Hellgate (1952, USA)
This is a curious film. Curious because it implies that it is based on a true story and most probably isn’t, because it is one of the few westerns (replete with Cowboys and Indians) to cross over into the prison movie genre, and because it is a pretty blatant rip-off (sorry, re-telling) of The Prisoner of Shark Island (1936). It also features arguably the best underground prison in movies before Fortress (1992).
It’s Kansas, 1867 – two years after the end of the Civil War. Like Dr Samuel Mudd in Shark Island, Gilman Hanley (Sterling Hayden) is a man in the wrong spot at the wrong time. Whereas Mudd was bound by his Hippocratic Oath to treat John Wilkes Booth, Hanley is not quite so bound by his Veterinarian’s Oath to attend to injured Confederate guerrilla Vern Brechene when Brechene drops in on him after a fall from his horse. But he does, anyway. Without Hanley’s knowledge, Brechene then swaps his tired, stolen horses for Hanley’s fresh ones, and drops $5,000 which is later found by troopers.
The troopers arrest Hanley for providing assistance to the terrorist cause. Hanley insists that the real guerrillas will exonerate him, but when Brechene is captured he implicates the vet out of sheer spite, possibly for being a weak ex-Confederate soldier… or because he didn’t tie a good bandage. End of story, as far as the military court is concerned. Hanley is taken off to Hellgate, an underground prison in a canyon in the New Mexico desert.
Hellgate has all the features that you would want to see in a hellish desert prison: steep canyon walls forming natural barriers to escape, nasty spikes on everything above ground and an equally as nasty Sgt Major, barred caves which serve as underground cells, a collection of Pima Indians who get paid to catch and kill escapees, two novel punishment cells (metal coffin-like boxes, baking in the sun, in which the prisoners can only lie, face up), whippings, and a Commandant, Lt Tod Voorhees (Ward Bond), who really, really dislikes Confederate guerrillas. Oh, and virtually no water.
Voorhees’ hatred of Hanley is so strong that he tries hard to provoke the vet to escape – to give him a reason to shoot him. Hanley doesn’t exactly get on with his cellmates, either, but they find something in common: the desire to escape – even if in Hanley’s case it’s more the desire to break into the Commandant’s office to retrieve letters that his wife has written to him. They find a convenient fissure in the roof of their cell, and with breathtaking ease manage to remove sufficient numbers of rocks to allow them to get to the surface.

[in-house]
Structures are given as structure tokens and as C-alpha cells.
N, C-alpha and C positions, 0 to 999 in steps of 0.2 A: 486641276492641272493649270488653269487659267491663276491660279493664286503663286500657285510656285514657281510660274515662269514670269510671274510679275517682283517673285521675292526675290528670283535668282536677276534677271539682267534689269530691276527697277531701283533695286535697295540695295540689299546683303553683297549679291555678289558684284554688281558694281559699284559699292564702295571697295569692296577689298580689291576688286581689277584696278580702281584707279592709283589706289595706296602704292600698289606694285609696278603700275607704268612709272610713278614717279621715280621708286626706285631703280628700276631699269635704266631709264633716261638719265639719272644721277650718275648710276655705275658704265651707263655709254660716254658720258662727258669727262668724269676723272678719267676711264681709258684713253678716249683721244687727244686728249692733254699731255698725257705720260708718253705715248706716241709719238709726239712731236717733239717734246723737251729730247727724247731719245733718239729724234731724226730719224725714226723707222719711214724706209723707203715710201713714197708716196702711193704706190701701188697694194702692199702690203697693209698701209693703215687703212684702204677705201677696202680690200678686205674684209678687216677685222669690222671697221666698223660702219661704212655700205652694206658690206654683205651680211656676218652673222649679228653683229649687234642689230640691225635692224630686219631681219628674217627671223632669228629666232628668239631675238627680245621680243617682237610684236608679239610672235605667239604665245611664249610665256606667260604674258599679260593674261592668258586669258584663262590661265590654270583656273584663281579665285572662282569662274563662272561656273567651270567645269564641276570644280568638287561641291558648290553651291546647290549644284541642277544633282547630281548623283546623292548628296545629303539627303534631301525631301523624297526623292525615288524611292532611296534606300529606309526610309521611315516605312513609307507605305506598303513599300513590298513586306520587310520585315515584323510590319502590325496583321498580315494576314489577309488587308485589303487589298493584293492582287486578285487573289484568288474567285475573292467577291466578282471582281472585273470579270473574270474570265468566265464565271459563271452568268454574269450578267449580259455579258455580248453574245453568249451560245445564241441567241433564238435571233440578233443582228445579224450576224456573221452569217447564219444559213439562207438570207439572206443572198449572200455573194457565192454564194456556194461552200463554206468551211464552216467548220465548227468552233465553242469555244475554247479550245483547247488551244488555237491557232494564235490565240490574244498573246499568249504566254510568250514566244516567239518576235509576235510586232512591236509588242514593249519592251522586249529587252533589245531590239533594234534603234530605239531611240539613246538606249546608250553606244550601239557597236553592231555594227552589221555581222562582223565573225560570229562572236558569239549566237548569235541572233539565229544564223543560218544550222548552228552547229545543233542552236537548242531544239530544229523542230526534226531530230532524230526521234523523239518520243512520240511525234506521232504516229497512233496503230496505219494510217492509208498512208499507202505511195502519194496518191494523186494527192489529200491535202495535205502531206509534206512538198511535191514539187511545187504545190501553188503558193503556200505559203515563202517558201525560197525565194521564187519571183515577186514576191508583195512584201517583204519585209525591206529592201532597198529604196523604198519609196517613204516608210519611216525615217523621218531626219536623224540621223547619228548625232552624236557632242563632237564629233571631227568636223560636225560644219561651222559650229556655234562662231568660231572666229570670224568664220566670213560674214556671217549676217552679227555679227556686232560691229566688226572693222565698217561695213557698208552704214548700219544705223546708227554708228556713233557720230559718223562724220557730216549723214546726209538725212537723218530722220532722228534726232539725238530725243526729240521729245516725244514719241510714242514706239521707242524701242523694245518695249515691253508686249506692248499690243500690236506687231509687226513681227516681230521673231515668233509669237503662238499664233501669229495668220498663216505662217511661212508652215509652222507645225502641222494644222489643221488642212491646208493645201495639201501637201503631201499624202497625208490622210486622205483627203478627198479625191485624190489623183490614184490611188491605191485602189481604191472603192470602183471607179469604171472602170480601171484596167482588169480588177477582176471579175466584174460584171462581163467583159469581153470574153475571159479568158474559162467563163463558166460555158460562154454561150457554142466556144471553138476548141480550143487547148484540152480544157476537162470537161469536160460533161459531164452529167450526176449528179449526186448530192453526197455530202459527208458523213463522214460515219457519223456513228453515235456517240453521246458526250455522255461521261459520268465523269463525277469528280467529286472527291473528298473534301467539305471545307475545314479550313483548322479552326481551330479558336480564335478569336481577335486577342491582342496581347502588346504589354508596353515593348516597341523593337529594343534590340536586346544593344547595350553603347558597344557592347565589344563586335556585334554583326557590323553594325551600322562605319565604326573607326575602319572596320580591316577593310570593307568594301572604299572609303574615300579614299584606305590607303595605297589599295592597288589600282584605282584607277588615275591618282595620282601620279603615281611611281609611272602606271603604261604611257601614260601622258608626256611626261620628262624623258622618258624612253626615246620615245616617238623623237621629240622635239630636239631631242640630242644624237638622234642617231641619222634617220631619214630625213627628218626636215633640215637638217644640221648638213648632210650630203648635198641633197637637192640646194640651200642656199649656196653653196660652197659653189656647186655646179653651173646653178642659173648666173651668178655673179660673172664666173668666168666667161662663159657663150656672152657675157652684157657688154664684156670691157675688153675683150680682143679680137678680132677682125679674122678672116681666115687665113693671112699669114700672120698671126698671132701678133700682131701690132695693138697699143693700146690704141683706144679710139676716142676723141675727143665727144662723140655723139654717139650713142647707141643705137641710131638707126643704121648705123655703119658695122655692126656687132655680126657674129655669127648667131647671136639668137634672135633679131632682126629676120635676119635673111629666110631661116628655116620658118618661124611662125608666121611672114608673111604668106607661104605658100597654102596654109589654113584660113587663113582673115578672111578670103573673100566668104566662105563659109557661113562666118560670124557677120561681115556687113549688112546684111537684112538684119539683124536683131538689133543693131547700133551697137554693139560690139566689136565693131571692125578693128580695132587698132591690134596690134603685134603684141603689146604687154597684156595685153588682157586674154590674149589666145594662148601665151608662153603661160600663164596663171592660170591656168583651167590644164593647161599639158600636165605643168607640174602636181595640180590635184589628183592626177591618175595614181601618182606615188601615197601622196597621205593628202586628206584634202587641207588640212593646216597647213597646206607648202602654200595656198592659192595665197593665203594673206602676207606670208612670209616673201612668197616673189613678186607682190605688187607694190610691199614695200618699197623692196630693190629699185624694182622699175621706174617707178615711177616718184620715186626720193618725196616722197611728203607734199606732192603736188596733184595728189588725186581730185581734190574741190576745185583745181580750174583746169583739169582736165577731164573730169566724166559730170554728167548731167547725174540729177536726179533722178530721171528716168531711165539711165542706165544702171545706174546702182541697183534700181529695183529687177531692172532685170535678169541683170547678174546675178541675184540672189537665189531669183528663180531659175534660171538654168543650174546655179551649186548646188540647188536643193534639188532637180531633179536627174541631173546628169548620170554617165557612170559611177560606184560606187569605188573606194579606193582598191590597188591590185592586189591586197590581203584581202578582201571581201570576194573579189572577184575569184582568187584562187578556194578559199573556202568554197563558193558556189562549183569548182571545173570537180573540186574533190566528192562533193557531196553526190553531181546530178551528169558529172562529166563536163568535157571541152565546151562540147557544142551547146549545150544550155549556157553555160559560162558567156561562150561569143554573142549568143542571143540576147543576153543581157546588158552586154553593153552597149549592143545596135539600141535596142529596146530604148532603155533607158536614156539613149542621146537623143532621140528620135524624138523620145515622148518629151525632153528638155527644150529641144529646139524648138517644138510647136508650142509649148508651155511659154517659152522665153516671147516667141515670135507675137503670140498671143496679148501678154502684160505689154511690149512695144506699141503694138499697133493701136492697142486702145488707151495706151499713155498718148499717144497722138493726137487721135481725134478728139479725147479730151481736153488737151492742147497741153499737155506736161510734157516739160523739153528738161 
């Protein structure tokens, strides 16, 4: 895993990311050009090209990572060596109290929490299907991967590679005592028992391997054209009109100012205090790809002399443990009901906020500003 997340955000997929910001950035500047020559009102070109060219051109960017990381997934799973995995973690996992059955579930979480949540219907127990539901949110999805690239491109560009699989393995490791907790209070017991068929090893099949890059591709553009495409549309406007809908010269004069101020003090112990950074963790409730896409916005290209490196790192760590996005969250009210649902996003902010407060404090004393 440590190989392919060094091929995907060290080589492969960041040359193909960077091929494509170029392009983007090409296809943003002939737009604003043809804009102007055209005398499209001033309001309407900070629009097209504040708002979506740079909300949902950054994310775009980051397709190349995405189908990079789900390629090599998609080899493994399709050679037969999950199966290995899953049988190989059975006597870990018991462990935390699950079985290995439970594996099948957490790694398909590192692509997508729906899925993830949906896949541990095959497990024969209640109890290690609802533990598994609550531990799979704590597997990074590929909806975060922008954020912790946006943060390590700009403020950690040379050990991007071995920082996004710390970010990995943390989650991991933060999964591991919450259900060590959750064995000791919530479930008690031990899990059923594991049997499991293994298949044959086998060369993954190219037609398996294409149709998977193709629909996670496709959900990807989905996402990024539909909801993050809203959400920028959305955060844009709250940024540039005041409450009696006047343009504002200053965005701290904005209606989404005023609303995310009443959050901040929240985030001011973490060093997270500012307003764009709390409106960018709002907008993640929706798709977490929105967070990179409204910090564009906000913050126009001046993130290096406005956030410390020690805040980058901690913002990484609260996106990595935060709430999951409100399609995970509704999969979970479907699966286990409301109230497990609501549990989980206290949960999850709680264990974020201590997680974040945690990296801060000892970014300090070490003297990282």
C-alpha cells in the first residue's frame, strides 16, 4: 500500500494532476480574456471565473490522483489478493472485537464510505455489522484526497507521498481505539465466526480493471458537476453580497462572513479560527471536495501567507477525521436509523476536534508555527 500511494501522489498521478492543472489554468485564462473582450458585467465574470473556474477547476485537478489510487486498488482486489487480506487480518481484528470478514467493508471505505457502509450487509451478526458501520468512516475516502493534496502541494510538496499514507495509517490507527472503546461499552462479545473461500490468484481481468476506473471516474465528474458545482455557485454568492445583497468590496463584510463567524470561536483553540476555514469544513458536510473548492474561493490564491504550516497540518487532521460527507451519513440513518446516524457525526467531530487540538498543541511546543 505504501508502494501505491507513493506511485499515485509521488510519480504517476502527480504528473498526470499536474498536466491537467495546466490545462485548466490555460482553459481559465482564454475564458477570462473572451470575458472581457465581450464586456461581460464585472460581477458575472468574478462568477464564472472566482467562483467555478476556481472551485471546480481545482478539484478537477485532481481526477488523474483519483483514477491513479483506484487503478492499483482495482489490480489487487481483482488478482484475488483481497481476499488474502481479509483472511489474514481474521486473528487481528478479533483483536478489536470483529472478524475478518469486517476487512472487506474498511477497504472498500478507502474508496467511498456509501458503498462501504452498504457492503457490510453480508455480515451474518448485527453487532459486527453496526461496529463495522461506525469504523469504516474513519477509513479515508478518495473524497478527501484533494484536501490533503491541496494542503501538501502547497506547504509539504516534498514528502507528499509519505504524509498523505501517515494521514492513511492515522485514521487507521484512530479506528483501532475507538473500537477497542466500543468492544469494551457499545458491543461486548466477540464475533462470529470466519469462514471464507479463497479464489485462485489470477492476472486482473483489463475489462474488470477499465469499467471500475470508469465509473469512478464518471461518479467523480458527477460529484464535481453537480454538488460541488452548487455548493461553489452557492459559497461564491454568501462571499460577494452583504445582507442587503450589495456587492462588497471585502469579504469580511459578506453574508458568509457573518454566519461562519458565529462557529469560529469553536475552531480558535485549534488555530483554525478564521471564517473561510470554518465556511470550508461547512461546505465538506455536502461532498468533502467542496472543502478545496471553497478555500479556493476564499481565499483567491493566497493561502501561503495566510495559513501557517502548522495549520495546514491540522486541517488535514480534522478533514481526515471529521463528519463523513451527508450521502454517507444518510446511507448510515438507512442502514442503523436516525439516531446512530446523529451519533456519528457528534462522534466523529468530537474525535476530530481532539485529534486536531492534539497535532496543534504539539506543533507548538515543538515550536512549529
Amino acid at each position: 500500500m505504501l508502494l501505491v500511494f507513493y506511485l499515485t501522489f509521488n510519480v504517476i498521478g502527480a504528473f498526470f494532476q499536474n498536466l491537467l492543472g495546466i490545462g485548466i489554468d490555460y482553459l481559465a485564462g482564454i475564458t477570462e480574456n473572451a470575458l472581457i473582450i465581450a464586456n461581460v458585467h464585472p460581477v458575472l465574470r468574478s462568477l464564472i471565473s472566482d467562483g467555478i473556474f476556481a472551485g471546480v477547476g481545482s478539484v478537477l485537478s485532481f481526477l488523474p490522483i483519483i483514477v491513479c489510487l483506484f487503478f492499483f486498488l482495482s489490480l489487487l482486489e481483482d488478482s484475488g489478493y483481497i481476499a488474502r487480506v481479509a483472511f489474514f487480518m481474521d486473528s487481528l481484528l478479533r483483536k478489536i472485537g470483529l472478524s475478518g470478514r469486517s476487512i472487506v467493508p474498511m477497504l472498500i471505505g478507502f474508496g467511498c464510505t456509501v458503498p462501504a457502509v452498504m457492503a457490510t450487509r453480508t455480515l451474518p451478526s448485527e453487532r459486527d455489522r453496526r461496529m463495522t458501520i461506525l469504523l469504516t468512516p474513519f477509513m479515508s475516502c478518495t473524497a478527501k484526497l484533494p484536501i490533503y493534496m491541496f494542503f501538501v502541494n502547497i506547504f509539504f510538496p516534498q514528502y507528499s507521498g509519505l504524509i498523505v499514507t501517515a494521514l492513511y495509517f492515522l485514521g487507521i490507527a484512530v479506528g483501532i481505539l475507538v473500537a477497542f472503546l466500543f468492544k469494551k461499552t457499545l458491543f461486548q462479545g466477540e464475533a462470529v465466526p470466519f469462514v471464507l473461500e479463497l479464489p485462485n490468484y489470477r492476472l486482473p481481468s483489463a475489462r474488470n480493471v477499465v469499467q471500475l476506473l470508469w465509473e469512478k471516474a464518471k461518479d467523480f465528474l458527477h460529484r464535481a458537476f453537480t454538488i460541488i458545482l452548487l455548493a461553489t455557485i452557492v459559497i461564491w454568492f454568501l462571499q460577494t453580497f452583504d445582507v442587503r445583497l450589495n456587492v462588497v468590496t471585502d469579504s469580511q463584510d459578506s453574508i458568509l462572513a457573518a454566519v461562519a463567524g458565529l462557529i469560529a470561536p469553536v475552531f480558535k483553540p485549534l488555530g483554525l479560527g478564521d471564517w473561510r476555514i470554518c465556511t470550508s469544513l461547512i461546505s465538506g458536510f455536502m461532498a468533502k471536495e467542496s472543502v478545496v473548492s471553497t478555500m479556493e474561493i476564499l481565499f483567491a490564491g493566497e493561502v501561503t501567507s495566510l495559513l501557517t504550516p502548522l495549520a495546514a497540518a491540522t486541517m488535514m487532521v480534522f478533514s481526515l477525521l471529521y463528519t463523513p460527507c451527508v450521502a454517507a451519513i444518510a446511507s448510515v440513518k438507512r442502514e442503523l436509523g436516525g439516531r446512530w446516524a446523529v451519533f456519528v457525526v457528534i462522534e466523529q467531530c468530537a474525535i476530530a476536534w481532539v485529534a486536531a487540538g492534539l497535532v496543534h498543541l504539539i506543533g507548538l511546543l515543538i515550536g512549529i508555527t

One of the cell’s occupants, Jumper Hall, promptly rats on his mates to Voorhees, who arranges his men to shoot the escapees as they emerge from the crevasse. In the excitement the prisoners manage to get away on horses they had very cleverly arranged to be brought across the desert and be left waiting for them, without anyone noticing. They knock off Jumper, whom they rightly guess informed on them, and manage to kill quite a few Pica, who kill quite a few of them in return. Hanley is captured and taken back to the prison for more coffin punishment.
But then there is an outbreak of typhus. This is a significant departure from Shark Island, which was awash with yellow fever. And was on an island, not out in the desert, now that I think about it. Anyway, the locals blockade the town, and won’t give the prison any water, fearing that exposure to those who have been in contact with the typhus sufferers will bring the fever into the town. Voorhees reluctantly looks to Hanley, who knows the way across the desert – having found a hand-drawn map on the inside of the coffin door – and gives him the job to go to Mexico to bring back some water. Why he is sent alone rather than with an escort is not clear.
Hanley leaves the prison and immediately turns his horse in the other direction. Voorhees thinks he is escaping with the money and orders his men to open fire. But Hanley has a plan. He goes to the blockade, one day’s ride away instead of six, and convinces them that the best way to stop the spread of typhus is to cure it at its source – at the jail. He returns with life-saving barrels of water. Hooray!
Voorhees is so indebted to him he concocts a story of a prisoner asserting, just before he died, that Hanley was never one of the guerrillas (it’s not a complete concoction – Hanley said that he would), and soon Hanley is free to return to his beautiful wife. Hooray!
As this is a western, the heroes are tough men. The coffin hardly takes any toll on Hanley at all. He is so tough (or, more probably, so wooden), that when he is shot in the arm while trying to get water, he barely bleeds. That’s tough. Except when someone won’t hand over his wife’s letters.
And because it’s a western, there are tough lessons all round. For prison guards: check your cells for massive fissures. For operators of desert prisons: don’t rely on others for water. And for veterinarians: stick to animals.
Posted on February 15th, 2011 at 9:51 pm. Updated on February 15th, 2011 at 9:51 pm.
#387 in the Top 500